March 5, 2021
ADAR 21, 5781
Candlelighting Time 5:38 PM

            When Moshe returned from Mt. Sinai with the two tablets and saw that the nation was dancing around the Golden Calf, he threw them down reasoning that before they accepted the tablets it would be a mitigating factor in their favor. Once Moshe ‘appeased’ Hashem he was commanded to fashion two new tablets and Hashem would again inscribe upon them the Ten Commandments. Rashi analogizes this to a king who left his kingdom for a short while and upon returning was informed that his fiancée had acted inappropriately. The good friend of the bride ripped up the nuptial agreement attempting the protect the bride-to-be from any impending punishment. After an investigation it was discovered that the bride had not acted disgracefully only the maidservants. The marriage was on again, but the king requested from the friend who had destroyed the marriage agreement to replace it since he destroyed the original. So was it with Hashem and the people, Moshe had destroyed the two tablets therefore he had to replace, at least, the tablets, and Hashem would rewrite them.

            The most obvious discrepancy between the analogy and the real event is that some of the nation did actually participate in the disgraceful act of the Golden Calf. But perhaps the bigger incongruity is the dissimilarity between the paper of the nuptial contract and the tablets upon which the Commandments were inscribed. One is simply a piece of paper while the other was of higher spiritual content.

            Malbim and Netziv write a great length illustrating the dissimilarity between the first and second sets of tablets. The tablets depict the hearts, the essence of each and every member of the nation. Initially, the level of the nation was such that the tablets were ‘heavenly’ as was the core of the entire nation. However, we squandered that opportunity when we ‘idolized’ the Golden Calf. It compromised our status and removed the divine nature of our very being. Therefore, Moshe had to supply the tablets, a sign that we had descended to a more earthy and physical mode, having lost our crowns of majesty that we had gained at Mt. Sinai only days before!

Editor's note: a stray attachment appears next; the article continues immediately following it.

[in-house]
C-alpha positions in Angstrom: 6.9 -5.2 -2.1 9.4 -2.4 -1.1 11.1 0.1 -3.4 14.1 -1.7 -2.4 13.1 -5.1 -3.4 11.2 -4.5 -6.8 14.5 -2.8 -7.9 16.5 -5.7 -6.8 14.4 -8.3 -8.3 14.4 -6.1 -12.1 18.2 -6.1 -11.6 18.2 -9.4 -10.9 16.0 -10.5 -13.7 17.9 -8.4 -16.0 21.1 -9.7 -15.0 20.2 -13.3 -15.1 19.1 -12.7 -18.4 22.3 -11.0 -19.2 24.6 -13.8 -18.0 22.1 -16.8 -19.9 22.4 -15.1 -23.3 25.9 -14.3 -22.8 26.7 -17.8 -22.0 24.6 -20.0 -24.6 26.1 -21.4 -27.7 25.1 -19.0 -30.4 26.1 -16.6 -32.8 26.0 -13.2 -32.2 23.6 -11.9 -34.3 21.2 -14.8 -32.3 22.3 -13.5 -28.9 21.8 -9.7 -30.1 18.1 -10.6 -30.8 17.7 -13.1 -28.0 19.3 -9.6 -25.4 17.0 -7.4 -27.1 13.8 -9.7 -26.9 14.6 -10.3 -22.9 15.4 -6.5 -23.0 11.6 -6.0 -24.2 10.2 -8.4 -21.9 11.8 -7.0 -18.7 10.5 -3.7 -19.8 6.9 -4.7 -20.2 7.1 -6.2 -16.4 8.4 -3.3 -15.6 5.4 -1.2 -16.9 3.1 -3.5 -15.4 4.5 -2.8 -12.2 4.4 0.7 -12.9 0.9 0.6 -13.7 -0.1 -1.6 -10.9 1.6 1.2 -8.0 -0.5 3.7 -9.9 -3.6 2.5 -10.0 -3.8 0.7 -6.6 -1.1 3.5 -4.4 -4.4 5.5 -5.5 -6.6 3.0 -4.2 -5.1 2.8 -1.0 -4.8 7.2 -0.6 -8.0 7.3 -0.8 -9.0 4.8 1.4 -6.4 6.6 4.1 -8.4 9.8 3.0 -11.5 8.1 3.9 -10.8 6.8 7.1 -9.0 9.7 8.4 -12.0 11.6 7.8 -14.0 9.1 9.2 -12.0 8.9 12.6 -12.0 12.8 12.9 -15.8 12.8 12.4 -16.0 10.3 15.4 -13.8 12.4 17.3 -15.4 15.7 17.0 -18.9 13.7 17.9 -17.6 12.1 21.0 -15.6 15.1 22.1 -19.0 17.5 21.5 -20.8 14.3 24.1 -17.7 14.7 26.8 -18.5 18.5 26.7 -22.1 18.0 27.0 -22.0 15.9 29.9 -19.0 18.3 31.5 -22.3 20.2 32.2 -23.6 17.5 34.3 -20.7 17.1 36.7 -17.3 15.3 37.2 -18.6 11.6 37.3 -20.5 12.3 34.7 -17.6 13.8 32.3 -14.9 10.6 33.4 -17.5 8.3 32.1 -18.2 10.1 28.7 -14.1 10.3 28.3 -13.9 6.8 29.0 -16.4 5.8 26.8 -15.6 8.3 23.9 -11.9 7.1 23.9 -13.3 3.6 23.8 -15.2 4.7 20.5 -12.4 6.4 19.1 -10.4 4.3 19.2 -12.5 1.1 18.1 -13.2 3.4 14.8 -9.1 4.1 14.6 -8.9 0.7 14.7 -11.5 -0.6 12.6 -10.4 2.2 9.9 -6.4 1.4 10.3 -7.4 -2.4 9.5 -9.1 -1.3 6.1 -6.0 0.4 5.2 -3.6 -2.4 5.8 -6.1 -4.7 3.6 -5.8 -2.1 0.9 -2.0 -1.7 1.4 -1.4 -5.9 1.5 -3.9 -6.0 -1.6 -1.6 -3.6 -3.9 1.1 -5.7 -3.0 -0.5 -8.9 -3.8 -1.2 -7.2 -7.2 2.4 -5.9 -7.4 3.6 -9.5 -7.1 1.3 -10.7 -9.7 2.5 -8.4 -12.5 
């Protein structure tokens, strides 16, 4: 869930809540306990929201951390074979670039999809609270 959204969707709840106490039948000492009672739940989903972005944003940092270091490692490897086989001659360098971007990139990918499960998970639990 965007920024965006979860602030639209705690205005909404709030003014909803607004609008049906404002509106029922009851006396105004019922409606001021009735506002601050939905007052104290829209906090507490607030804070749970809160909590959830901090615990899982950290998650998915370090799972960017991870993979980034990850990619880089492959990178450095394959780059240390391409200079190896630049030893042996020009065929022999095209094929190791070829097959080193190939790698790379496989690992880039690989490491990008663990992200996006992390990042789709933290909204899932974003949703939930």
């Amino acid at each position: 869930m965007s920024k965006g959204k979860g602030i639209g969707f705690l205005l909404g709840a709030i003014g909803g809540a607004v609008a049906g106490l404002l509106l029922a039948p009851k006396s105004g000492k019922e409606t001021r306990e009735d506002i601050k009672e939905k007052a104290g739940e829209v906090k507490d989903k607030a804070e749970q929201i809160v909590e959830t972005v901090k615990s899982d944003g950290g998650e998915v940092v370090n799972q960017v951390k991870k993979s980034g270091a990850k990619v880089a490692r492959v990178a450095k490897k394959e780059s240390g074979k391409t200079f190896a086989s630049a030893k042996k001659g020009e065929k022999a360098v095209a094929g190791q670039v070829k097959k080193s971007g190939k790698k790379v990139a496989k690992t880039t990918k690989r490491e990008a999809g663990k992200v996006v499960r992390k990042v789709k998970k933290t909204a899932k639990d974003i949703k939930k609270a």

Certainly, the comparison between the tablets and the paper of the nuptial agreement is imprecise, but the theme of the two engender a direct and powerful message. Marriage, the ultimate bond between two people, serves to indicate a level of intimacy and fusion creating cohesion and unanimity. Although, seemingly, the extreme distinction that was present at Mt. Sinai could not be duplicated, nonetheless, Hashem, in His great mercy, accepted us again with the initial ‘excitement’ and ‘encouragement’ exhibited by the request that Moshe supply the tablets so that the Commandments which merge us with Hashem could be ‘reconstructed’.

            The upshot of this episode is perhaps to realize to what extent we had elevated ourselves at Mt. Sinai despite the fact that we lapsed, still perception of our capacity should be an ongoing catalyst to goad us on to forever search and exceed our goals.


The Midrash states that those who answered Moshe’s battle cry, the tribe of Levi, did not participate at all in the Golden Calf. And so is the nature of one who is dedicated to serve Hashem, he is unaware of any compromise.                                                                                                                CHOFETZ CHAIM